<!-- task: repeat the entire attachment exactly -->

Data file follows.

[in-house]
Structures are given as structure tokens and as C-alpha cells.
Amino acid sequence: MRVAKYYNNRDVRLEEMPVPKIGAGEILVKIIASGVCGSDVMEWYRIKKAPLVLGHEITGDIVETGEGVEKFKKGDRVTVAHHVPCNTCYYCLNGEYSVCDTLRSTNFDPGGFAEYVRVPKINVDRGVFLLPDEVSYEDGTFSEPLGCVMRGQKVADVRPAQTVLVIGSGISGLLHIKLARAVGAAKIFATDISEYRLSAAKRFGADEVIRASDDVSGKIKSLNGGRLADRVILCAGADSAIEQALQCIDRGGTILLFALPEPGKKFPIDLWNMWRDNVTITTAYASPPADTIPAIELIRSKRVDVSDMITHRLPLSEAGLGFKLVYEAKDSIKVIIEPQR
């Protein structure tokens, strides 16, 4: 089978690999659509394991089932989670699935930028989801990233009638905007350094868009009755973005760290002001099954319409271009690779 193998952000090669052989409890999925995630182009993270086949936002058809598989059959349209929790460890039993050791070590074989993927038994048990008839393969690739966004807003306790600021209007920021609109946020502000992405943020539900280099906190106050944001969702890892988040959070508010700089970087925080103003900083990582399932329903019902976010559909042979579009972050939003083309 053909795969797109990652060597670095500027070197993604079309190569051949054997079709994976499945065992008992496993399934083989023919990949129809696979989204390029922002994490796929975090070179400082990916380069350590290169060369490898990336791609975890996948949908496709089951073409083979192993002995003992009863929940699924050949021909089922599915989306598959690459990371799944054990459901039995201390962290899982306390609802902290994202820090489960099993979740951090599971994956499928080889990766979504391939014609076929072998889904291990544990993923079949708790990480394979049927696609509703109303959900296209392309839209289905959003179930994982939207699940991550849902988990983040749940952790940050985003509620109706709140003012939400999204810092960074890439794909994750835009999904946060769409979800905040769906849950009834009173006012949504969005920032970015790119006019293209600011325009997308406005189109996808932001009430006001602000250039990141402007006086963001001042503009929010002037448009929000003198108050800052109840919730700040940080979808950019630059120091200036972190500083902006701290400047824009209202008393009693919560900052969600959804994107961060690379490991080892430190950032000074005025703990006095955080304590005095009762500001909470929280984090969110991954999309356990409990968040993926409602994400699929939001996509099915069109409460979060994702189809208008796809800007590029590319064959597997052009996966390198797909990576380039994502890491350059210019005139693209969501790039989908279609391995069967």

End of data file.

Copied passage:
[in-house]
Structures are given as structure tokens and as C-alpha cells.
Amino acid sequence: MRVAKYYNNRDVRLEEMPVPKIGAGEILVKIIASGVCGSDVMEWYRIKKAPLVLGHEITGDIVETGEGVEKFKKGDRVTVAHHVPCNTCYYCLNGEYSVCDTLRSTNFDPGGFAEYVRVPKINVDRGVFLLPDEVSYEDGTFSEPLGCVMRGQKVADVRPAQTVLVIGSGISGLLHIKLARAVGAAKIFATDISEYRLSAAKRFGADEVIRASDDVSGKIKSLNGGRLADRVILCAGADSAIEQALQCIDRGGTILLFALPEPGKKFPIDLWNMWRDNVTITTAYASPPADTIPAIELIRSKRVDVSDMITHRLPLSEAGLGFKLVYEAKDSIKVIIEPQR
């Protein structure tokens, strides 16, 4: 089978690999659509394991089932989670699935930028989801990233009638905007350094868009009755973005760290002001099954319409271009690779 193998952000090669052989409890999925995630182009993270086949936002058809598989059959349209929790460890039993050791070590074989993927038994048990008839393969690739966004807003306790600021209007920021609109946020502000992405943020539900280099906190106050944001969702890892988040959070508010700089970087925080103003900083990582399932329903019902976010559909042979579009972050939003083309 053909795969797109990652060597670095500027070197993604079309190569051949054997079709994976499945065992008992496993399934083989023919990949129809696979989204390029922002994490796929975090070179400082990916380069350590290169060369490898990336791609975890996948949908496709089951073409083979192993002995003992009863929940699924050949021909089922599915989306598959690459990371799944054990459901039995201390962290899982306390609802902290994202820090489960099993979740951090599971994956499928080889990766979504391939014609076929072998889904291990544990993923079949708790990480394979049927696609509703109303959900296209392309839209289905959003179930994982939207699940991550849902988990983040749940952790940050985003509620109706709140003012939400999204810092960074890439794909994750835009999904946060769409979800905040769906849950009834009173006012949504969005920032970015790119006019293209600011325009997308406005189109996808932001009430006001602000250039990141402007006086963001001042503009929010002037448009929000003198108050800052109840919730700040940080979808950019630059120091200036972190500083902006701290400047824009209202008393009693919560900052969600959804994107961060690379490991080892430190950032000074005025703990006095955080304590005095009762500001909470929280984090969110991954999309356990409990968040993926409602994400699929939001996509099915069109409460979060994702189809208008796809800007590029590319064959597997052009996966390198797909990576380039994502890491350059210019005139693209969501790039989908279609391995069967």